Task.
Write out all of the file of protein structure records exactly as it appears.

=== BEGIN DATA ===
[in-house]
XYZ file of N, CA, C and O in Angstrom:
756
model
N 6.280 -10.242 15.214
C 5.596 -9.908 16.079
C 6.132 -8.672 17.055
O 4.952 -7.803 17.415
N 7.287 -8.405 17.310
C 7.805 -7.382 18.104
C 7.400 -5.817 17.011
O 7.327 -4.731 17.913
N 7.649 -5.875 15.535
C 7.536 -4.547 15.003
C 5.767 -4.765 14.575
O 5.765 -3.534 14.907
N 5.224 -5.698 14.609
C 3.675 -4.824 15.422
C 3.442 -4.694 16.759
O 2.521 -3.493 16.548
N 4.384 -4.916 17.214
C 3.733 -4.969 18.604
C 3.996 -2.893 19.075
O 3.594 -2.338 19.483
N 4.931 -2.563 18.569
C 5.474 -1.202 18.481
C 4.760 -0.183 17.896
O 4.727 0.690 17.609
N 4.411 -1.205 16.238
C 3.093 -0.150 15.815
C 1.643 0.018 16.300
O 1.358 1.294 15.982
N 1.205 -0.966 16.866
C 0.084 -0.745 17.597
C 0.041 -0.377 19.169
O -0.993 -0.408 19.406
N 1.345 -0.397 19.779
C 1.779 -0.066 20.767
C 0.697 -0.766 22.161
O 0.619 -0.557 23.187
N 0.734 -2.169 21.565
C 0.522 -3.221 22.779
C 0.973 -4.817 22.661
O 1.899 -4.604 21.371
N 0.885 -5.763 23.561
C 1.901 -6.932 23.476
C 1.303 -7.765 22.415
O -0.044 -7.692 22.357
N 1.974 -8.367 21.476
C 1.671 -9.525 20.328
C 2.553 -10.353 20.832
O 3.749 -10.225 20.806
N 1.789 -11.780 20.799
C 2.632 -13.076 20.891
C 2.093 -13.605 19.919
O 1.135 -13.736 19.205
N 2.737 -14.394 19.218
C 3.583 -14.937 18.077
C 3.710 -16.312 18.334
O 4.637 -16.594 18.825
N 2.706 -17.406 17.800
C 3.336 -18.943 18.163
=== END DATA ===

[in-house]
XYZ file of N, CA, C and O in Angstrom:
756
model
N 6.280 -10.242 15.214
C 5.596 -9.908 16.079
C 6.132 -8.672 17.055
O 4.952 -7.803 17.415
N 7.287 -8.405 17.310
C 7.805 -7.382 18.104
C 7.400 -5.817 17.011
O 7.327 -4.731 17.913
N 7.649 -5.875 15.535
C 7.536 -4.547 15.003
C 5.767 -4.765 14.575
O 5.765 -3.534 14.907
N 5.224 -5.698 14.609
C 3.675 -4.824 15.422
C 3.442 -4.694 16.759
O 2.521 -3.493 16.548
N 4.384 -4.916 17.214
C 3.733 -4.969 18.604
C 3.996 -2.893 19.075
O 3.594 -2.338 19.483
N 4.931 -2.563 18.569
C 5.474 -1.202 18.481
C 4.760 -0.183 17.896
O 4.727 0.690 17.609
N 4.411 -1.205 16.238
C 3.093 -0.150 15.815
C 1.643 0.018 16.300
O 1.358 1.294 15.982
N 1.205 -0.966 16.866
C 0.084 -0.745 17.597
C 0.041 -0.377 19.169
O -0.993 -0.408 19.406
N 1.345 -0.397 19.779
C 1.779 -0.066 20.767
C 0.697 -0.766 22.161
O 0.619 -0.557 23.187
N 0.734 -2.169 21.565
C 0.522 -3.221 22.779
C 0.973 -4.817 22.661
O 1.899 -4.604 21.371
N 0.885 -5.763 23.561
C 1.901 -6.932 23.476
C 1.303 -7.765 22.415
O -0.044 -7.692 22.357
N 1.974 -8.367 21.476
C 1.671 -9.525 20.328
C 2.553 -10.353 20.832
O 3.749 -10.225 20.806
N 1.789 -11.780 20.799
C 2.632 -13.076 20.891
C 2.093 -13.605 19.919
O 1.135 -13.736 19.205
N 2.737 -14.394 19.218
C 3.583 -14.937 18.077
C 3.710 -16.312 18.334
O 4.637 -16.594 18.825
N 2.706 -17.406 17.800
C 3.336 -18.943 18.163